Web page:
As predicted 2021 saw the explosion of telehealth visits as the pandemic and lock downs were happening. Telehealth was on top of everyone’s priority list. But it also ushered in a wider definition to care delivery. Remote care doesn’t just mean or include video visits. Remote care and monitoring are care delivery models that can’t be overlooked in the future. We have rounded up the industry leaders that have thoughts and predictions for what we might see in the new year. And join us for the next few weeks as we look at what we might see in 2022.
Alternate forms of care need to––and will be––expanded upon. Telehealth saw a steep rise during the pandemic, but it has tapered off since then. But consumer preferences are here to stay, and they’ve changed. Going forward, it won’t be about in-clinic versus telehealth, but a combination of in-clinic, telehealth, and in-person delivery. Consumers demand at-home, virtual care, in-person, and clinic-based options. So, all services will need to become very dynamic and tailored to patient preferences. For example, the all-digital musculoskeletal providers are augmenting their offerings with in-person services, and many health systems are expanding their rehab offering beyond the four walls of the clinic to satisfy demand for on-demand, at-home services. And with big players like Amazon and CVS adopting hybrid models of delivering care and services, this trend will escalate quickly.
Next year will be one of growing momentum for new consumer-centric models for delivering care. These represent sustained efforts from many types of organizations, including newer healthcare-focused disruptors and outsiders like big retailers, to offer individuals and employers the convenience, value, and patient experience they increasingly expect from healthcare. Providers will have to adapt to these challenges to their traditional operating models.
Rosemary Kennedy, Chief Health Informatics Officer, Connect America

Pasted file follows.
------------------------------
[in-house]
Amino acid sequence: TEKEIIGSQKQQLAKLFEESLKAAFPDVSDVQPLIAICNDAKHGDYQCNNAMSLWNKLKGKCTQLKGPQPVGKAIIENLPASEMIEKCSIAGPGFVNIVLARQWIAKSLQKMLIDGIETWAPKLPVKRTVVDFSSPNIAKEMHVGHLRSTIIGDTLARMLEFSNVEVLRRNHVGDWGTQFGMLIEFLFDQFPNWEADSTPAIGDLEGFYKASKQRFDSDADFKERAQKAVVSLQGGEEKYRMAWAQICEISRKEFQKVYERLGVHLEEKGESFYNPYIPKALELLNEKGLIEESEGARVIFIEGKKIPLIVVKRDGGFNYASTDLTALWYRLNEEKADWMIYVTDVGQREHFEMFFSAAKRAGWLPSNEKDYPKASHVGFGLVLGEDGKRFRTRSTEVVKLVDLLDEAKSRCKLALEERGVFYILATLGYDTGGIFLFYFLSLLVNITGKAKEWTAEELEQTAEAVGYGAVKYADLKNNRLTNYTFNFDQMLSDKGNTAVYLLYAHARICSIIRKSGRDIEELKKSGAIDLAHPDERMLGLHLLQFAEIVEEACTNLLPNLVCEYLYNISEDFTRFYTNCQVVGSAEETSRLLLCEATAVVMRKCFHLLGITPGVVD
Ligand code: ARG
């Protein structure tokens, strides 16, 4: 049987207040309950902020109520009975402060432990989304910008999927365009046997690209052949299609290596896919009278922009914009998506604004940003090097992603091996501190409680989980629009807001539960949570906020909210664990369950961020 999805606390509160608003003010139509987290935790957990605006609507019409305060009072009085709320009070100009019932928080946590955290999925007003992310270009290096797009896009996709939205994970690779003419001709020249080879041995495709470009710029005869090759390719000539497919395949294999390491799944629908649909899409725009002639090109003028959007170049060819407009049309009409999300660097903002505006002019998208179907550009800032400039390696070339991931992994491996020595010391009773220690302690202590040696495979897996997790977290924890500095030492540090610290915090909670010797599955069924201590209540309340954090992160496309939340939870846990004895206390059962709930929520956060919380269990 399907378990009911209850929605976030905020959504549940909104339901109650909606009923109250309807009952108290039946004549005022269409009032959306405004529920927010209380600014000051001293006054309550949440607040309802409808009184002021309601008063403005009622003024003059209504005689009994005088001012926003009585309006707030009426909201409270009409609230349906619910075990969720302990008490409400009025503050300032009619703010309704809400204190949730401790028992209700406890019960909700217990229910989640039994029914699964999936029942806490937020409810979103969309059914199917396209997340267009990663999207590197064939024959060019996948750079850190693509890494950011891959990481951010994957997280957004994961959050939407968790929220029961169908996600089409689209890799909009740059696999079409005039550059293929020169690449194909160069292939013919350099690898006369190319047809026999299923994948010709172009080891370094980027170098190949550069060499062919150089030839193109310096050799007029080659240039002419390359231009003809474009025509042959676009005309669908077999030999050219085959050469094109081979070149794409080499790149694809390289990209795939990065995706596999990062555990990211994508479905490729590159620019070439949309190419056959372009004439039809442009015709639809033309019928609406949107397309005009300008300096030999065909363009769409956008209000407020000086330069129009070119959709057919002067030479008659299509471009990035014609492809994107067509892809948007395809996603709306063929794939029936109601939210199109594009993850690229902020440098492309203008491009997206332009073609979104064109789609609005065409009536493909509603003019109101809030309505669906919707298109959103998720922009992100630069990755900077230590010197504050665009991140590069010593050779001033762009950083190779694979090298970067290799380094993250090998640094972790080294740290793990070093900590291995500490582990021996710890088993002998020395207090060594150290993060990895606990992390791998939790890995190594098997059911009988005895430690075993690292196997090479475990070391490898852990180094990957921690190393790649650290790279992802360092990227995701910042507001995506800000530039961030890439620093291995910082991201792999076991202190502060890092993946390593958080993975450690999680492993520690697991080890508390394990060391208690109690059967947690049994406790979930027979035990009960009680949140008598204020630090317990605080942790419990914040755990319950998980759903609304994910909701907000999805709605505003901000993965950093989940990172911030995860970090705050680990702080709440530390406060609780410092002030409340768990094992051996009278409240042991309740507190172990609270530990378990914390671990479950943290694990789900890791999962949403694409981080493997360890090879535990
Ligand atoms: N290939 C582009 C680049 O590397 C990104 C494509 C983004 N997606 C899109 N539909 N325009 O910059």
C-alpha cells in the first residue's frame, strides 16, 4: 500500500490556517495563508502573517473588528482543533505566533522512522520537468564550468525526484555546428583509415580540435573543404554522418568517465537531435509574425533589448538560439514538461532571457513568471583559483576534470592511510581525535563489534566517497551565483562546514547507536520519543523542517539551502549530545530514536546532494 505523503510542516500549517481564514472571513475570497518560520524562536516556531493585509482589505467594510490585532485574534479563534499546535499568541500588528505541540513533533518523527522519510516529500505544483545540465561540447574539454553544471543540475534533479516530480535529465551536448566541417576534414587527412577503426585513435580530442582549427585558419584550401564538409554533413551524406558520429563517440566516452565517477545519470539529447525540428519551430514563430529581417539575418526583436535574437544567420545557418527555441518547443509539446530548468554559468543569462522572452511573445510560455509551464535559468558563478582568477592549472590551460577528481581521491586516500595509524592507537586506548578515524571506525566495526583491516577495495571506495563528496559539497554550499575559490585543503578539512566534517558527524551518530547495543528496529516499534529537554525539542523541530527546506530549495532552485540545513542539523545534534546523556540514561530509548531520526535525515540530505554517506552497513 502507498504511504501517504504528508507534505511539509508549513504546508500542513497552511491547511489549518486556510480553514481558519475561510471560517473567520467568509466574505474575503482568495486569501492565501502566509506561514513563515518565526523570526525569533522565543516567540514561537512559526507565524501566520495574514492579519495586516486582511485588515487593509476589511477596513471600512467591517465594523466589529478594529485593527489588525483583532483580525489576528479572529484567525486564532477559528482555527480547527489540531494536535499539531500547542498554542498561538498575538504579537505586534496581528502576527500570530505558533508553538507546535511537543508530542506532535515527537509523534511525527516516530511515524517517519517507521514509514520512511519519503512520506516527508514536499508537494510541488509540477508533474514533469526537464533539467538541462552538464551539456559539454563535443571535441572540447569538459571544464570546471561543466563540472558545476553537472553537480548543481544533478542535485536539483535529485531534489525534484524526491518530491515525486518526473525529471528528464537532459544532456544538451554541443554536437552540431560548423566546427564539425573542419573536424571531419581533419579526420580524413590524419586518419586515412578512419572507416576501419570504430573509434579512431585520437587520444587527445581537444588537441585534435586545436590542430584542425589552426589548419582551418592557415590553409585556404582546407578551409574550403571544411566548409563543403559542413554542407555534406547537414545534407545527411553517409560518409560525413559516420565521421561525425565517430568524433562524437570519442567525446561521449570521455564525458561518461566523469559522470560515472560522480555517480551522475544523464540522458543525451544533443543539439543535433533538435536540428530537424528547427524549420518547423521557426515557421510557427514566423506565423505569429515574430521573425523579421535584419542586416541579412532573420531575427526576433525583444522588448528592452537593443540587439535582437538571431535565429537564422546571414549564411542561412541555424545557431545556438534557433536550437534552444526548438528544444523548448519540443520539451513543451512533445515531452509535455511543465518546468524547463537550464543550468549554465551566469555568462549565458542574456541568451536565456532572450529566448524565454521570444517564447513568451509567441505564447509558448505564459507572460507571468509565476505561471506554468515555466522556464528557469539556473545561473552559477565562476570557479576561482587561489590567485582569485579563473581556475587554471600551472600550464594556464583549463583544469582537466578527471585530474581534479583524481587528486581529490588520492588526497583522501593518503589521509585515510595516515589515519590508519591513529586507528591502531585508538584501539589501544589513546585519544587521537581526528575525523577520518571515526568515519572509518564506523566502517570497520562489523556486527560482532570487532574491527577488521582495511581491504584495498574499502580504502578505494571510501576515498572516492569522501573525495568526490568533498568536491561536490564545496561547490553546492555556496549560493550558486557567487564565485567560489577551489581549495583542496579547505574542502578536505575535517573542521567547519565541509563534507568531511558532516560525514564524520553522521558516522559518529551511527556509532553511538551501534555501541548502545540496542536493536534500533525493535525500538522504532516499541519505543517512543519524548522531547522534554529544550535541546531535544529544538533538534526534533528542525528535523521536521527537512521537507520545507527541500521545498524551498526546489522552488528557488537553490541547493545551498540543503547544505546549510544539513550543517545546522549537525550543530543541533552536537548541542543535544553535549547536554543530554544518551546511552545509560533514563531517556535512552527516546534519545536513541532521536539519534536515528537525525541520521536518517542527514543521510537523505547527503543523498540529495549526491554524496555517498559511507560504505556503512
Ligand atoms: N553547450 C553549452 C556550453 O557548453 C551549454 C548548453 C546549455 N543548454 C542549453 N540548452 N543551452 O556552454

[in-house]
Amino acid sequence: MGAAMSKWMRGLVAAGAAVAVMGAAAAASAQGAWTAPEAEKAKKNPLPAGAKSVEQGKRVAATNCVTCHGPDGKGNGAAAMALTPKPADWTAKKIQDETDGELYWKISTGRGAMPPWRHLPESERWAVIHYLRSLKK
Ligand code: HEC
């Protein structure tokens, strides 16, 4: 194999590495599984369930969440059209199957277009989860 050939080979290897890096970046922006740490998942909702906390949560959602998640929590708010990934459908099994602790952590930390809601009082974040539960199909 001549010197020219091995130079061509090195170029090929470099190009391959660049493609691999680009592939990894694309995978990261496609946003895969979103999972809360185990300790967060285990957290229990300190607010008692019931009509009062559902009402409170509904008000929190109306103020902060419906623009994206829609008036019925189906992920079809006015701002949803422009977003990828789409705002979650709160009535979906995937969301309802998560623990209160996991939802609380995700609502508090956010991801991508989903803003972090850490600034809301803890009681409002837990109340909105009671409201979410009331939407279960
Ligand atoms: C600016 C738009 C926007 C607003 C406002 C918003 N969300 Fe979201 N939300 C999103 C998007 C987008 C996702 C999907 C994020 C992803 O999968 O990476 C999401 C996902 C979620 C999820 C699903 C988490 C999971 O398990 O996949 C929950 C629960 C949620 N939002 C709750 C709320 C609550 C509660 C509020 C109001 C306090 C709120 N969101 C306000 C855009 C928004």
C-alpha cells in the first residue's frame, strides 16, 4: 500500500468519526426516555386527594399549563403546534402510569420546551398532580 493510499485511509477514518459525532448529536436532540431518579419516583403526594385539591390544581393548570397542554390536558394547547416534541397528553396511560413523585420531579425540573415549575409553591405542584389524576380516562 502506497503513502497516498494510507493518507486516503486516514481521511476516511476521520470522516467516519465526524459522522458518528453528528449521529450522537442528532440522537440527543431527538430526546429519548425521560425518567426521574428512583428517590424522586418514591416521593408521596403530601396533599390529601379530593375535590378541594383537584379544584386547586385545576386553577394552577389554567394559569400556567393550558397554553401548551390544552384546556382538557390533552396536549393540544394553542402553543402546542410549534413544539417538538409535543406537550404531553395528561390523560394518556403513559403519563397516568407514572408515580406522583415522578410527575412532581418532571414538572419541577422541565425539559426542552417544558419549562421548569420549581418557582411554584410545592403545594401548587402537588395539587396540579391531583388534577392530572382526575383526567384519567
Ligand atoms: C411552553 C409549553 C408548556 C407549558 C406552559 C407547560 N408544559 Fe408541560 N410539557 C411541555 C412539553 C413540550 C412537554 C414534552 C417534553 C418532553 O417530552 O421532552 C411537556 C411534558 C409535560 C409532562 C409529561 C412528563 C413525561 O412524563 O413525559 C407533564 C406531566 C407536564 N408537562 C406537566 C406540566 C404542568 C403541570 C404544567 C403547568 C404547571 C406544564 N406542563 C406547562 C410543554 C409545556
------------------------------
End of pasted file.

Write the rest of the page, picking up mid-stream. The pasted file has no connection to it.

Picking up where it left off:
The post-pandemic the market is rapidly embracing connected care solutions such as personal emergency response services (PERS) or remote patient monitoring (RPM). Driving this adoption are the needs of patients and their care teams. In 2022, connective solutions in the home will continue to boost health outcomes and reduce costs while improving access to care, safety and independence for seniors and vulnerable populations.
I believe that the future of software and technology is peripheral in nature. Software will exist in our environment and not in our face. We can program our homes to respond a certain way to our presence. Most software is going to move in that direction.
The best interface for a provider is no interface at all. We’ve seen Amazon and Apple with voice technology. That’s the next iteration of telling the software to do something for you. The next big thing is reactive technology. That, in a business setting, is really interesting. It’s the next frontier!
In 2021 we saw continued use of virtual care, albeit at a new normal following highs driven by COVID. The interesting thing is much of the attention has been on outpatient sessions while use cases within the hospital setting have quietly been growing to the point where health systems have justification for virtual care in every room. In 2022 we expect tele-nursing and remote patient observation to be key drivers for health systems to expand virtual coverage to every patient bedside, from the Emergency Department to the ICU.
Adoption and expansion of virtual care and remote care models across the care continuum of acute, post-acute, and chronic care will accelerate rapidly in the coming year. Hospitals and health systems that have invested in such programs during the past few years are starting to see the dividends in terms of care quality, clinical and financial outcomes and safety. We are at the tip of the iceberg with this movement to care-at-home. Obtaining widespread adoption will require more economic policies to align incentives that encourage adoption, which are hopefully coming in 2022 as well.
The global pandemic accomplished something many in the healthcare sector had despaired – it pushed providers to quickly adopt new technology like virtual care platforms as it greatly benefit both the practice and the patient. That’s why in 2022, I believe we will see medical practices begin to hybridize the way they deliver care. As practices navigate the changing healthcare landscape and look toward the next phases of in-person and virtual healthcare, it’s clear that virtual care platforms can provide exactly the type of hybridized support they need. The reality is that many patients – such as those living in rural communities – would be much better served with virtual wellness checks, quick text-based check-ins, and even symptom monitoring via laptop or mobile device.